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Perform multiple SSH hops with SSH config and a jump host

SSH is one of those tools that once you learn you wonder how you ever lived without it. Today, we'll cover some tricks to pimp your SSH workflow using the ~/.ssh/config file.

Getting Started with SSH

SSH (Secure Socket sHell) provides a secure way to access another computer. The most common use case for this will be a simple SSH connection from system A -> system B thus:

ssh admin@systemb.domain.com -p 22222

Under the hood SSH initiates a remote login to systemb on port 22222 (default SSH port is 22) using the username specified, in this case admin. By default SSH will use the username from your local system, so if this matches the user@ portion is not required.

SSH config file

The SSH config file is a way to capture host specific information saving you from having to specify this on every connection. In it's simplest form this file usually lives at ~/.ssh/config. Using our example from above:

Host systemb
  Hostname systemb.domain.com
  User admin
  Port 22222

With the above in our ~/.ssh/config file we can now perform the same connection as before with:

ssh systemb

Multiple hops

SSH'ing from one host to another is useful but a decent security model might involve a hardened SSH bastion host.

Consider the following diagram. In this scenario you'd like to SSH from your laptop to server A. For security reasons it might not be a good idea to open up server A directly the internet (this is almost certainly true).

This is where a bastion host (sometimes referred to as a jump host) comes into it's own. It's only job is to securely handle SSH traffic and is a single entry point to your network. It might be a good idea to ensure this box is only accessible over a VPN and / or with 2FA depending on your paranoia levels. It means you can still have remote access whilst also making it many times more difficult for a remote attacker to penetrate a vulnerable system.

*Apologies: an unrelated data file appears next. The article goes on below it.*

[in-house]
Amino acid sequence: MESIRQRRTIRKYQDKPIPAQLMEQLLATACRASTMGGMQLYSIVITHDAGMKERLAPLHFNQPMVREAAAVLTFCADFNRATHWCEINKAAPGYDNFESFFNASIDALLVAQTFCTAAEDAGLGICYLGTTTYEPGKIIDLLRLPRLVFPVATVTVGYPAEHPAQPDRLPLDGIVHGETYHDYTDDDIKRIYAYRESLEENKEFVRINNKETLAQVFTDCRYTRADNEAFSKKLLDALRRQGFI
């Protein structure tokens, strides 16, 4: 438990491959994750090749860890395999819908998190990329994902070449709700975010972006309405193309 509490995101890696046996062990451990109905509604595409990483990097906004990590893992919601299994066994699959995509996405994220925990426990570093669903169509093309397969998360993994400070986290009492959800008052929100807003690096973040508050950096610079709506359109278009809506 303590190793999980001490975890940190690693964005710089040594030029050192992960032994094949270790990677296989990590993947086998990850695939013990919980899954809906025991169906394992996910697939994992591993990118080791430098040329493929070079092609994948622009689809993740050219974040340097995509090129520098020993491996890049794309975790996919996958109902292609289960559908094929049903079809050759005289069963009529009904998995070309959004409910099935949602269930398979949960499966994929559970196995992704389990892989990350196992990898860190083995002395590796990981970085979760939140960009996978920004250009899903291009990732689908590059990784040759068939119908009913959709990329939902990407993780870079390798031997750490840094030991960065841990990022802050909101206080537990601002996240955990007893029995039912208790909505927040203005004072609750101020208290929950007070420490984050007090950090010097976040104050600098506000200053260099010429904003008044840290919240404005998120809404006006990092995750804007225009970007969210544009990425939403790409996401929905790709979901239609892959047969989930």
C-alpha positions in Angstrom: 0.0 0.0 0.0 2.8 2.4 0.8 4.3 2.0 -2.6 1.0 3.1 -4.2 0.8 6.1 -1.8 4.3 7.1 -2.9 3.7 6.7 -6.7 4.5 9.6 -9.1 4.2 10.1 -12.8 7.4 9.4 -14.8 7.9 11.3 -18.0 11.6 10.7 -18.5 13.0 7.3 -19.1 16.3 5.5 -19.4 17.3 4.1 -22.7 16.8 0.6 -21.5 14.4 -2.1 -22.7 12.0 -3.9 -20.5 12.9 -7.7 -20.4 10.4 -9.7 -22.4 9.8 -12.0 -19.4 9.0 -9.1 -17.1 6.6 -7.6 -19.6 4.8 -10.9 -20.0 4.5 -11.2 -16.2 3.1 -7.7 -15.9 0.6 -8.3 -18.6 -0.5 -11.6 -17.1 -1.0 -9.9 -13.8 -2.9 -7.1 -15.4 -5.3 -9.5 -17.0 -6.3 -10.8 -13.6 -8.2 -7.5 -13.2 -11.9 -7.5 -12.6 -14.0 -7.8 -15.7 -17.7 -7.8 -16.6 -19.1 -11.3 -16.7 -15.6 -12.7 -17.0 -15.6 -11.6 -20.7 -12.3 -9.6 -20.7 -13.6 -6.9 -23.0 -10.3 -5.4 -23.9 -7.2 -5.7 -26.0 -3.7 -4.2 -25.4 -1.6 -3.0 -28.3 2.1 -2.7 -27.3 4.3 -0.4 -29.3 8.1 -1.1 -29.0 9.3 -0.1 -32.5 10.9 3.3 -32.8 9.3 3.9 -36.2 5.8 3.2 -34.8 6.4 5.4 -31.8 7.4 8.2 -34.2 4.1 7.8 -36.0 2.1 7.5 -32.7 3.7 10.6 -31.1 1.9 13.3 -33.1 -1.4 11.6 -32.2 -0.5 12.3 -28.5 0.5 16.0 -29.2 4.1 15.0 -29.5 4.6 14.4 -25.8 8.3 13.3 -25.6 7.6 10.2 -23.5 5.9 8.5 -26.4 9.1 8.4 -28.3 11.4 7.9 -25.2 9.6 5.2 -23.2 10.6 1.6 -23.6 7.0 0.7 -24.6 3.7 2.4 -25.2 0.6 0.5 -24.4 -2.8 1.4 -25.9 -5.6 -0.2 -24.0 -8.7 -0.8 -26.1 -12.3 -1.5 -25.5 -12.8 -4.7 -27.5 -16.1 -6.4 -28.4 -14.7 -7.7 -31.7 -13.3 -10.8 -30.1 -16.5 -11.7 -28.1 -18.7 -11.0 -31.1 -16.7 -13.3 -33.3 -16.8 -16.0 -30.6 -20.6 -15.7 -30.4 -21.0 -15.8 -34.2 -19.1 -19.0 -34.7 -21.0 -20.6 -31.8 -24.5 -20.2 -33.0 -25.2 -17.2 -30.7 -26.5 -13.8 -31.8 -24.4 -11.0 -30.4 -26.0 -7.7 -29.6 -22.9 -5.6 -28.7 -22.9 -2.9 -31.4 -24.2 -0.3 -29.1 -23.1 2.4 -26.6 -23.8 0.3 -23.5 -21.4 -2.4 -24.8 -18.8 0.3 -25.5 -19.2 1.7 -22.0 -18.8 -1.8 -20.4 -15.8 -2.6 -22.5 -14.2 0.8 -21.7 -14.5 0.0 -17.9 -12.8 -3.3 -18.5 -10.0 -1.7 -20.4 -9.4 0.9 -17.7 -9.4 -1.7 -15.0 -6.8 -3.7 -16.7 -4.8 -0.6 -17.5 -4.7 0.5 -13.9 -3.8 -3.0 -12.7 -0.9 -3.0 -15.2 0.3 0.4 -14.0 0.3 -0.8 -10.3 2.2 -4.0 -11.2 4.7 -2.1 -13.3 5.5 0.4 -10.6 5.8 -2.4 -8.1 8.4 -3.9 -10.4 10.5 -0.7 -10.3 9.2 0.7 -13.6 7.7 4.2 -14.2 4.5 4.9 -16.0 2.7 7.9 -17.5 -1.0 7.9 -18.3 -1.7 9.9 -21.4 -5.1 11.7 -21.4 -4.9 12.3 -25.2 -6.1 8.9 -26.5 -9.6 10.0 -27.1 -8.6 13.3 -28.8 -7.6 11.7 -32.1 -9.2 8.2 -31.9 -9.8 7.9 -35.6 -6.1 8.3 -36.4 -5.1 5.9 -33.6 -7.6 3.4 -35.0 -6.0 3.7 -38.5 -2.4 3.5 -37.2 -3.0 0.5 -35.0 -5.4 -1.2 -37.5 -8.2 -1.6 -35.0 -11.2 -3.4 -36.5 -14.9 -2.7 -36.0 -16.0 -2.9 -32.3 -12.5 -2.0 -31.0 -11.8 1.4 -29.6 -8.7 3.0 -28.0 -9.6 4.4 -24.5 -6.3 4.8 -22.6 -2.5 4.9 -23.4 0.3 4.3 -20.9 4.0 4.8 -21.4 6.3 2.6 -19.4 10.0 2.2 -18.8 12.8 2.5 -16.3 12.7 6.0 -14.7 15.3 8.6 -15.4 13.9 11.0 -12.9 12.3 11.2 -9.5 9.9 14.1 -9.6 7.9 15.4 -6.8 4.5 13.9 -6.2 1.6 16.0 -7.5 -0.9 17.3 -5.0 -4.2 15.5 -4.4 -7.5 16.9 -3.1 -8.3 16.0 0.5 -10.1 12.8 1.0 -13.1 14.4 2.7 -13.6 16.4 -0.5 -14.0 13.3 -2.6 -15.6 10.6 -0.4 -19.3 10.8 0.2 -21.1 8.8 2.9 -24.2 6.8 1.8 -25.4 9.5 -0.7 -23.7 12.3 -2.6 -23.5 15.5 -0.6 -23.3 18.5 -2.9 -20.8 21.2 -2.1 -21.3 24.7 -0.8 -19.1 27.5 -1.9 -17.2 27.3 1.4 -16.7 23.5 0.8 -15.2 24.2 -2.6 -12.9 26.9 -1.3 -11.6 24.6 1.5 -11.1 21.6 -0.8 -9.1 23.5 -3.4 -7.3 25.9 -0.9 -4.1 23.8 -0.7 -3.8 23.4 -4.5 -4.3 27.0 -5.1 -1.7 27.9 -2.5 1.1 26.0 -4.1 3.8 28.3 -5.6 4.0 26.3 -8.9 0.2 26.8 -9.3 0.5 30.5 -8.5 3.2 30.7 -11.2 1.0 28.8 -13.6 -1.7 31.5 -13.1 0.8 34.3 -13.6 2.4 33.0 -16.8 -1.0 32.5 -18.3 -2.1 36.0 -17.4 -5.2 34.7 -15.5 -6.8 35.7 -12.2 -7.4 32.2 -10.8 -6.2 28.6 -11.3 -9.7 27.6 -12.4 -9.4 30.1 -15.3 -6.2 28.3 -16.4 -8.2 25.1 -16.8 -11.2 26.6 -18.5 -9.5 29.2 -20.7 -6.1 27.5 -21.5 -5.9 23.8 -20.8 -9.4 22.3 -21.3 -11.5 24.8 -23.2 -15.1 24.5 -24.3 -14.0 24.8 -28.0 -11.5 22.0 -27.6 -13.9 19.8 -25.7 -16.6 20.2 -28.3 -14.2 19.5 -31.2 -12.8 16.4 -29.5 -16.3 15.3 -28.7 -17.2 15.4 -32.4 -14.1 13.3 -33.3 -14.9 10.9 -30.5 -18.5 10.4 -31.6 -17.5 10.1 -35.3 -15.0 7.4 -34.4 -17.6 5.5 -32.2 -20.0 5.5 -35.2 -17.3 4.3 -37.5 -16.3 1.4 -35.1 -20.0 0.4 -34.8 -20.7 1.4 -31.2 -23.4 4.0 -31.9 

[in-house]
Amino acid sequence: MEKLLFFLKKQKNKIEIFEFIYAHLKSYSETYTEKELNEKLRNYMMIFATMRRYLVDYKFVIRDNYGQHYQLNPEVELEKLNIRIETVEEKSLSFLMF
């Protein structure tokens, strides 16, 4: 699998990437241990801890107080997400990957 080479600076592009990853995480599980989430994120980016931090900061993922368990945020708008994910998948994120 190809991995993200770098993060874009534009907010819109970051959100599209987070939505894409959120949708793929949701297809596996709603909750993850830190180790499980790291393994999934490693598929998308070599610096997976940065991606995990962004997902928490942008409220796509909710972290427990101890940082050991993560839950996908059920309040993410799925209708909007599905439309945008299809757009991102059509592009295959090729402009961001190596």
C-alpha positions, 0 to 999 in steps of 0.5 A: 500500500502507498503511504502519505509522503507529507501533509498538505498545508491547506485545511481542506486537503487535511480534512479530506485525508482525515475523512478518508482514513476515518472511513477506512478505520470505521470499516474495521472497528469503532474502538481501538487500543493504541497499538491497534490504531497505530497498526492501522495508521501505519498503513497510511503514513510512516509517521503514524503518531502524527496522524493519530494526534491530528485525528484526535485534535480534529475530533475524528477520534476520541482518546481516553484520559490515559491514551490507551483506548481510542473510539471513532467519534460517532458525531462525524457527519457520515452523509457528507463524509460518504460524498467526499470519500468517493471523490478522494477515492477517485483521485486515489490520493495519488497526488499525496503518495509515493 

Using our SSH config file we can easily make the bastion box appear transparent to the end user like so:

Host bastion
  Hostname bastion.domain.com
  Port 2222 # a non-standard port is a good idea
  User ironicbadger

Host servera
  Hostname servera.lan.local
  User servera-user
  ProxyCommand ssh bastion -W %h:%p

To connect to servera execute ssh servera and the rest will happen for you based on the config file. Pretty neat.

The ingredient that allows us to transparently hop the bastion box is:

ProxyCommand ssh bastion -W %h:%p 

Specifically the -W parameter. The SSH manpage says of -W host:port, "requests that standard input and output on the client be forwarded to host on port over the secure channel". The means, all the traffic is forwarded via the specified host transparently. It is possible to use netcat for the same purpose but not relying on an external binary is the smarter move if you can.


Using this technique it becomes possible to jump through multiple hosts, multiple times with one command.

For example, I have a bastion host on a cloud based VPS which I can connect to from anywhere (only works via a VPN, but that's another post) whilst access into my home network is limited to one external IP only in the firewall at the edge of my LAN. The traffic between the cloud host and my LANs internal bastion host also runs across a VPN tunnel but to me, this is transparent thanks to SSH config.

Using these techniques you should be able to build a secure public facing entry point into your network whilst knowing your LAN is safe.

Extra Tip: HTTP Proxy Workaround

Another useful trick I use to tunnel out from behind restrictive proxies is using corkscrew.

Host bastion
  User some-user
  Port 2222
  Hostname bastion.domain.com
  ProxyCommand corkscrew proxy.company.com 8080 %h %p 

For bonus points, route this over port 443 so that most outbound proxies can't tell the difference and thus allow the traffic out.